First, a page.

Below the “Quick Facts” box, take a few minutes to read through the Country Specific Information (CSI), which includes important information about your destination country such as U.S. Embassy and Consulates contact information, security & safety concerns, local laws, LGBT travel and more.

Don’t let your travel plans get delayed by poor planning. If you discover your passport is expiring soon, visit the Embassy Seoul website (http://seoul.usembassy.gov/acs_us_passports.html) for information on renewing your passport.  We recommend U.S. citizens renew their passport no later than 7 months before the expiration date. We can normally renew your passport in 2-3 weeks, so your valid passport won’t become invalid.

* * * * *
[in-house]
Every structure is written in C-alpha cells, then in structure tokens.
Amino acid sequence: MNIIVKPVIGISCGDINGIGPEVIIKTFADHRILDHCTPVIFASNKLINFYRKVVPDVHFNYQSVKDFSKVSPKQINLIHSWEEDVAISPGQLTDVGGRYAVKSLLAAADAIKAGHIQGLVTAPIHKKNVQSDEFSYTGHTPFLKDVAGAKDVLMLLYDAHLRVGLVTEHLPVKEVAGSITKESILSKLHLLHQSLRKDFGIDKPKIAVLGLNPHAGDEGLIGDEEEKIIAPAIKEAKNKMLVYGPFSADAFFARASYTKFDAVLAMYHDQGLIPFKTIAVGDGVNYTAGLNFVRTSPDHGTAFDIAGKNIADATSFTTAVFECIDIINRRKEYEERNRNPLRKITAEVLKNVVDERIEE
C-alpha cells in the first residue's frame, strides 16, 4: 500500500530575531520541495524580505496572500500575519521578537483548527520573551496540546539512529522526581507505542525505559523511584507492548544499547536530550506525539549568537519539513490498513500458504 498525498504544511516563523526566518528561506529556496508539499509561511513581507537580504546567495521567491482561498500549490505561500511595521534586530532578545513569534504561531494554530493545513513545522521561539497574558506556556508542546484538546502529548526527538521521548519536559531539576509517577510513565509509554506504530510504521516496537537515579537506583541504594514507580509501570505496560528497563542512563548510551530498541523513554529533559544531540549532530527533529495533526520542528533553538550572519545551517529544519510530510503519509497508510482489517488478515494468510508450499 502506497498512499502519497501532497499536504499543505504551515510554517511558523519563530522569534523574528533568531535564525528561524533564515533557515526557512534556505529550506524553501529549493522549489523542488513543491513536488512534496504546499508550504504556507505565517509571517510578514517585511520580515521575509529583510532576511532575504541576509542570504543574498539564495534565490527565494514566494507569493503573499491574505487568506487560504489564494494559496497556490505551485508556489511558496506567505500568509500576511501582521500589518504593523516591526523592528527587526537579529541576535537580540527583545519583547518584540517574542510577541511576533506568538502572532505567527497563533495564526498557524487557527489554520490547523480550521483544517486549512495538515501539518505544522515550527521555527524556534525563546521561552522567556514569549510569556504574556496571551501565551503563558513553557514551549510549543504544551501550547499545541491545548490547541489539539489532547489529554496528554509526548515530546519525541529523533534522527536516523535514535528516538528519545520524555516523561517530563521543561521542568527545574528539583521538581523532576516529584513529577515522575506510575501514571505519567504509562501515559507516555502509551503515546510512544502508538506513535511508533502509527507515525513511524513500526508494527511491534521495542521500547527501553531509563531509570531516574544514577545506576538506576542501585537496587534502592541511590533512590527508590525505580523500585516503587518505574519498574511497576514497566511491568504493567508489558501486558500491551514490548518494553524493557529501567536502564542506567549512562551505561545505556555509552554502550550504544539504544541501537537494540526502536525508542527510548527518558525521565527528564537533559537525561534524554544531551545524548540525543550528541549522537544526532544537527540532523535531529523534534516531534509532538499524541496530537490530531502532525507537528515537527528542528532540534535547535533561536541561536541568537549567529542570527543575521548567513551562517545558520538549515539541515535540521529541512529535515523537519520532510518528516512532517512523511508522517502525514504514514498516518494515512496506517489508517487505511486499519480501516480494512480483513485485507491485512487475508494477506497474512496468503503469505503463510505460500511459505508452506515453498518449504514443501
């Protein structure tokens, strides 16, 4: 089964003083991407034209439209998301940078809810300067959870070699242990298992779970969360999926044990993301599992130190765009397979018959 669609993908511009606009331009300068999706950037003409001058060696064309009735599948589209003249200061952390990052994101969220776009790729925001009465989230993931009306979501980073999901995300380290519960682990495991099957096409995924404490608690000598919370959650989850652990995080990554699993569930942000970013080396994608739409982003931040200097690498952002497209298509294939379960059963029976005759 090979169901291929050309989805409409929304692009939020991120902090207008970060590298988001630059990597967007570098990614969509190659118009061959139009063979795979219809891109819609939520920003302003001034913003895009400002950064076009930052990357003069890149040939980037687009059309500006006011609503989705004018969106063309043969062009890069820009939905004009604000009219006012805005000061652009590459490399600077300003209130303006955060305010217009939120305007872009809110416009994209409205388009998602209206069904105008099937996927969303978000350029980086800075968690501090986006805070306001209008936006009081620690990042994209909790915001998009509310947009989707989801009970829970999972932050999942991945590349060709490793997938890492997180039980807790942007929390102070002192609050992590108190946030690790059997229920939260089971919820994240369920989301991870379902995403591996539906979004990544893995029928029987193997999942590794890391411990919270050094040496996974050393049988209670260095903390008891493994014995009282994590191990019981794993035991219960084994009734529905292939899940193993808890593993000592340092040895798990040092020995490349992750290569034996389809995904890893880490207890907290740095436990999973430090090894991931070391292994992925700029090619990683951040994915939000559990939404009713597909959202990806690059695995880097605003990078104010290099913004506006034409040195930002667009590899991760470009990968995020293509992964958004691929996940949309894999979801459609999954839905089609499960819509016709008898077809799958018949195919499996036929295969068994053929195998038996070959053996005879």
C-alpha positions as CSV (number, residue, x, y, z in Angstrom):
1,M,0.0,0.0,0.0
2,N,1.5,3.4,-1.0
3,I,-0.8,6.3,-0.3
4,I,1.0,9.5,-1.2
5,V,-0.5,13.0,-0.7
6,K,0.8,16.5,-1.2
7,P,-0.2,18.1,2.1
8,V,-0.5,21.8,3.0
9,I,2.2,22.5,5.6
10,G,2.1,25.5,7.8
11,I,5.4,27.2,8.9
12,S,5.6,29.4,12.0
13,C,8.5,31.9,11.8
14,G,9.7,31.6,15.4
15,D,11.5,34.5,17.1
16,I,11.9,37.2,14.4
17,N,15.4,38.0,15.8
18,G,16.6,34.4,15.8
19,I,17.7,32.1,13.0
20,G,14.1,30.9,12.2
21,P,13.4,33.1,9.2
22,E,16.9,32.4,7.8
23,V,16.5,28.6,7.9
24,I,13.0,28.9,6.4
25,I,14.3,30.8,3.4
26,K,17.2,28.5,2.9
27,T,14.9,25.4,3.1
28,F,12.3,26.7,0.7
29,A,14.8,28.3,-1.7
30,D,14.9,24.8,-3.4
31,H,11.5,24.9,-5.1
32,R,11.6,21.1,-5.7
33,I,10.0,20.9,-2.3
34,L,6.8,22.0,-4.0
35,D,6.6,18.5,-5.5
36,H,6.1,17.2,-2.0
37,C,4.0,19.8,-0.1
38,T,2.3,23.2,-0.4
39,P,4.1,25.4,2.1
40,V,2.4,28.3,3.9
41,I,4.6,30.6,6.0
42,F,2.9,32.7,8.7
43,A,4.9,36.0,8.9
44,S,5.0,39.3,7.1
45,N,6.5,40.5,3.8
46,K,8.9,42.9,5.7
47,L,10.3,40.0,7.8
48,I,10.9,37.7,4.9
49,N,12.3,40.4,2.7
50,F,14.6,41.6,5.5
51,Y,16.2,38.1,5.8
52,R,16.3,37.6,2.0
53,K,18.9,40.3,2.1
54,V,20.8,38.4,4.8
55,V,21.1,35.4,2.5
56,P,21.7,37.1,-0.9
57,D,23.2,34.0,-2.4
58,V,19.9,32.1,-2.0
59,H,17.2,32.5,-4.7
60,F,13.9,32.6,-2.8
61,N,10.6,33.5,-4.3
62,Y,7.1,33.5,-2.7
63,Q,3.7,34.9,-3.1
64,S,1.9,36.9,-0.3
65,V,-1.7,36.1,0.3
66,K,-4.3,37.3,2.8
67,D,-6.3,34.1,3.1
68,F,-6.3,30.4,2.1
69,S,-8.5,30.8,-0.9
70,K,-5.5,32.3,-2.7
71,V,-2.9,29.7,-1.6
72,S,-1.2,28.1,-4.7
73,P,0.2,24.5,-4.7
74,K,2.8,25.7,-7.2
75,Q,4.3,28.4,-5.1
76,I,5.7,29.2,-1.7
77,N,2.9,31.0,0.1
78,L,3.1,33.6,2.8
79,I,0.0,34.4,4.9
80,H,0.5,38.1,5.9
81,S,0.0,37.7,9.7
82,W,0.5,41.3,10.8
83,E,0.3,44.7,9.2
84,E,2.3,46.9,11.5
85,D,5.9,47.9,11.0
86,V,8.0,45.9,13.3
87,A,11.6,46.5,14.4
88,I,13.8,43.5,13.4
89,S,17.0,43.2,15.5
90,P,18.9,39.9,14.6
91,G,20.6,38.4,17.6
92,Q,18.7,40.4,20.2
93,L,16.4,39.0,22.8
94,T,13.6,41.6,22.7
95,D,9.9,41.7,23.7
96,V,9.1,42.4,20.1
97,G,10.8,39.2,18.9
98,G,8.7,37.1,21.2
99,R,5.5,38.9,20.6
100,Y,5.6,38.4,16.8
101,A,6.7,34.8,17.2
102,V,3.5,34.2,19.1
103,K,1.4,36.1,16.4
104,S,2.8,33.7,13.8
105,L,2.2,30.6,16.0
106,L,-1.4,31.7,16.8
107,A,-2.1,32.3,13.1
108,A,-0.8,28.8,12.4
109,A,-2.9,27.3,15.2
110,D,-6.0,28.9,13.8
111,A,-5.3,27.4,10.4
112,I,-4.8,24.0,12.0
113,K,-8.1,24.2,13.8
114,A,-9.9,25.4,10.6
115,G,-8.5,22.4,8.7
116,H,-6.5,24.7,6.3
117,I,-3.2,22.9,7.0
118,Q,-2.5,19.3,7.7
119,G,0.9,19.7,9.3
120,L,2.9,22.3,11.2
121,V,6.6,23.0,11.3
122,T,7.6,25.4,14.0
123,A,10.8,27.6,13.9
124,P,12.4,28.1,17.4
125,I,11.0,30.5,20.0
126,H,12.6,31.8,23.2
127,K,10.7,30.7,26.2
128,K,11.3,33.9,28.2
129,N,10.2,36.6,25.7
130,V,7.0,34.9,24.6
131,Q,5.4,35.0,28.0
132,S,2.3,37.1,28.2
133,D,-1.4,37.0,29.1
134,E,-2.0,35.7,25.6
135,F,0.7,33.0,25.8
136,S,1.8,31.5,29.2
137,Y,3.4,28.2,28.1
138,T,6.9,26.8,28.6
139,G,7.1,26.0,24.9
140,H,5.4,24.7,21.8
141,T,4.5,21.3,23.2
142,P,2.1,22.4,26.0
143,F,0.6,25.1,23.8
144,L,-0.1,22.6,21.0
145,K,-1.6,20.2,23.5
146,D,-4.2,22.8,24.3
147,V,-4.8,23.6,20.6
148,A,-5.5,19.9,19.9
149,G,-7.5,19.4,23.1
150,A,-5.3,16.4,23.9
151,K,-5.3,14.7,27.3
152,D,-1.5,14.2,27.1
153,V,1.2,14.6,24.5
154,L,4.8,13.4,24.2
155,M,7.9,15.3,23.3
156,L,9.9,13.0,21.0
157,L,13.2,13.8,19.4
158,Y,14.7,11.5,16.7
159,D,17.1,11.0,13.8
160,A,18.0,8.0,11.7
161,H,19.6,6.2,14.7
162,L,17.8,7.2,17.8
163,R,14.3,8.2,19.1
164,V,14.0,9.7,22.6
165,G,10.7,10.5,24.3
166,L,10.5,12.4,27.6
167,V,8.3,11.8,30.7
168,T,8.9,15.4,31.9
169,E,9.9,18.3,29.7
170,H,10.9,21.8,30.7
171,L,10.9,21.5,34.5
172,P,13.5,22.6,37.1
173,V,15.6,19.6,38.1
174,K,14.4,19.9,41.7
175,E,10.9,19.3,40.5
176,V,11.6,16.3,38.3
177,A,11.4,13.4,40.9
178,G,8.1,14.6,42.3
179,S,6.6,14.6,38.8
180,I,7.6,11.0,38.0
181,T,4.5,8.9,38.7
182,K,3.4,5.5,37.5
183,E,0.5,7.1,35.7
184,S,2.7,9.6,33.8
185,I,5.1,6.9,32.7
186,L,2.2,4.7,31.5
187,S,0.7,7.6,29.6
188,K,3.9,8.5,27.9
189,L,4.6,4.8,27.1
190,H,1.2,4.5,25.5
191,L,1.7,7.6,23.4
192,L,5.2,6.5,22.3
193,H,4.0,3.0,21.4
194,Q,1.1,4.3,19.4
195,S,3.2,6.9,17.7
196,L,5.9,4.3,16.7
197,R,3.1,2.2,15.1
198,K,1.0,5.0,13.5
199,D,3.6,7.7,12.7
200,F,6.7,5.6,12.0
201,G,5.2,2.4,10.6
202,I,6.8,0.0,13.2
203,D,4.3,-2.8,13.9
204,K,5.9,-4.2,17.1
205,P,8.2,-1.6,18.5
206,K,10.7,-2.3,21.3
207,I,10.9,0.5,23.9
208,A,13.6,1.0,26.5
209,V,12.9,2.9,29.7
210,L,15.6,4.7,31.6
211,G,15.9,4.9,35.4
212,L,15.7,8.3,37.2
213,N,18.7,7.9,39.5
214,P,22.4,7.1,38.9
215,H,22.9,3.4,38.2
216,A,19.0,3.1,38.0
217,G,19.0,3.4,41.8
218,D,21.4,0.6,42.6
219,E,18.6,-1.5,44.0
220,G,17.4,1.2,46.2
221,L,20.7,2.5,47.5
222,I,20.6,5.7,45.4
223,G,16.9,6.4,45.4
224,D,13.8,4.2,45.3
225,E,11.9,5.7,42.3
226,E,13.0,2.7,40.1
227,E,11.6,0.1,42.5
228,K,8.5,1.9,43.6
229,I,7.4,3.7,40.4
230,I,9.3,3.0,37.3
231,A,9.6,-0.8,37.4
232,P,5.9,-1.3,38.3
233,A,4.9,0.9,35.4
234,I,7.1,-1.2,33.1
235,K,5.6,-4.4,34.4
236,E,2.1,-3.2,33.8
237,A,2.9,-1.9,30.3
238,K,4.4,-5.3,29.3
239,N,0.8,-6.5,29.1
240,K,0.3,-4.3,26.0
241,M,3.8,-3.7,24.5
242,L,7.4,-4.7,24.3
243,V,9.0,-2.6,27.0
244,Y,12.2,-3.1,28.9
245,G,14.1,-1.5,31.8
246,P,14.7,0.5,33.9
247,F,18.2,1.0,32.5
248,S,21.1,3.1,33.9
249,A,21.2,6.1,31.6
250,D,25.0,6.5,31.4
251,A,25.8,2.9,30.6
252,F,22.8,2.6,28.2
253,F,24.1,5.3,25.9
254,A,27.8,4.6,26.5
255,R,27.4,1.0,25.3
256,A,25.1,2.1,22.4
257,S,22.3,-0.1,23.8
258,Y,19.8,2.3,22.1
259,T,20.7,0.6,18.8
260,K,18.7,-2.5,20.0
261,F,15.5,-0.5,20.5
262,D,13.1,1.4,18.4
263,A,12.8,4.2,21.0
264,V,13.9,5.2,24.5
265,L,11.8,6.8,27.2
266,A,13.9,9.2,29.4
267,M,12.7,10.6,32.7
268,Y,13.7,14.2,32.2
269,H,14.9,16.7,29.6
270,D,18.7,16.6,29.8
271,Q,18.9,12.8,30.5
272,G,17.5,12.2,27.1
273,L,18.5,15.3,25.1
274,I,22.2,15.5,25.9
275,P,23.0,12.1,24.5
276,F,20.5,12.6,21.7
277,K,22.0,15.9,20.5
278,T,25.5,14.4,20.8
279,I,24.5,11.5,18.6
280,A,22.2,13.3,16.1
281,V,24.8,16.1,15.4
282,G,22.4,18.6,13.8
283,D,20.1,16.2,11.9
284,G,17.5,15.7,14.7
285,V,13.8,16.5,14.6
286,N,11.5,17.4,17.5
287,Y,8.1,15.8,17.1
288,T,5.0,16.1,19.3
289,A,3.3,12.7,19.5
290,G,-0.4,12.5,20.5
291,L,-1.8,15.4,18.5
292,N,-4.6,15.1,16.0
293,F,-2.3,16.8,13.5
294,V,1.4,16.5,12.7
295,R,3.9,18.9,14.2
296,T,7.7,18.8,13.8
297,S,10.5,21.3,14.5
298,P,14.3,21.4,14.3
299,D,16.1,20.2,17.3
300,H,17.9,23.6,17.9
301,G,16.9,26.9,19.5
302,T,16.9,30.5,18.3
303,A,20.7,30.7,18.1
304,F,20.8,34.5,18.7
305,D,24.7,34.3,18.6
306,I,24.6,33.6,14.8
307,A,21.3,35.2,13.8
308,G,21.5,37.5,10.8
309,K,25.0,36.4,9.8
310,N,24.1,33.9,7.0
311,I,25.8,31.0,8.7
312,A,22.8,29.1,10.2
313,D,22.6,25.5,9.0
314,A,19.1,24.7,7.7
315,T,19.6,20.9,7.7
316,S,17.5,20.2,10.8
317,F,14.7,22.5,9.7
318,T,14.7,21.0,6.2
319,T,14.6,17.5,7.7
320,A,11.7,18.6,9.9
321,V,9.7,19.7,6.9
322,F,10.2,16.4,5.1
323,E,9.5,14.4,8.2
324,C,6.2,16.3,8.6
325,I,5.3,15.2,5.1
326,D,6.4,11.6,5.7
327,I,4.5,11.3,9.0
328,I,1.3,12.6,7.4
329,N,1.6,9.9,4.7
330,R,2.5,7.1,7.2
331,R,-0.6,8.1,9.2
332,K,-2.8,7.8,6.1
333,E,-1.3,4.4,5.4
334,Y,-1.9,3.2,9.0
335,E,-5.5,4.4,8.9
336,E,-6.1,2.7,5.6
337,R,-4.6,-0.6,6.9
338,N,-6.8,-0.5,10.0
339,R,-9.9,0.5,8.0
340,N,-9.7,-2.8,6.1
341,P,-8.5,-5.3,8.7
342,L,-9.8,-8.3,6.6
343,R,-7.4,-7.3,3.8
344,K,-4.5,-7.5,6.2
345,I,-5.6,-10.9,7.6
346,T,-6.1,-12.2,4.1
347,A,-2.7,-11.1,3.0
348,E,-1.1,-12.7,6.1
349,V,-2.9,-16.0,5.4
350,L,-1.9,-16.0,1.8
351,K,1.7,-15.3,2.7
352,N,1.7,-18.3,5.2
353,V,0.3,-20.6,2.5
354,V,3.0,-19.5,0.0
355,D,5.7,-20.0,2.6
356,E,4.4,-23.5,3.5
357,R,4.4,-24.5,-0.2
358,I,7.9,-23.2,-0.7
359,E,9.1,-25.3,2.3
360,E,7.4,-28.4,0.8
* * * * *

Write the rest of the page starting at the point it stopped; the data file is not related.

“Emergency Ready” app for smartphones and tablets

NEMAThe ROK National Emergency Management Agency (NEMA) provides an English-language version of its “Emergency Ready” app for smartphones and tablets.  The app is free and allows users to make emergency 119 calls quickly, locate the nearest emergency shelters, watch videos related to CPR, First Aid, etc.  Please consider installing the app on your smartphones/tablets and passing this to family members for their consideration.

 

Do I need to file taxes if I live abroad?

IRS 1040 Tax Form Being Filled Out www.seniorliving.orgMany Americans living abroad are aware that they will have little or no income tax liability, but a large number are unaware that they are still legally required to file their annual tax returns even if no money is owed.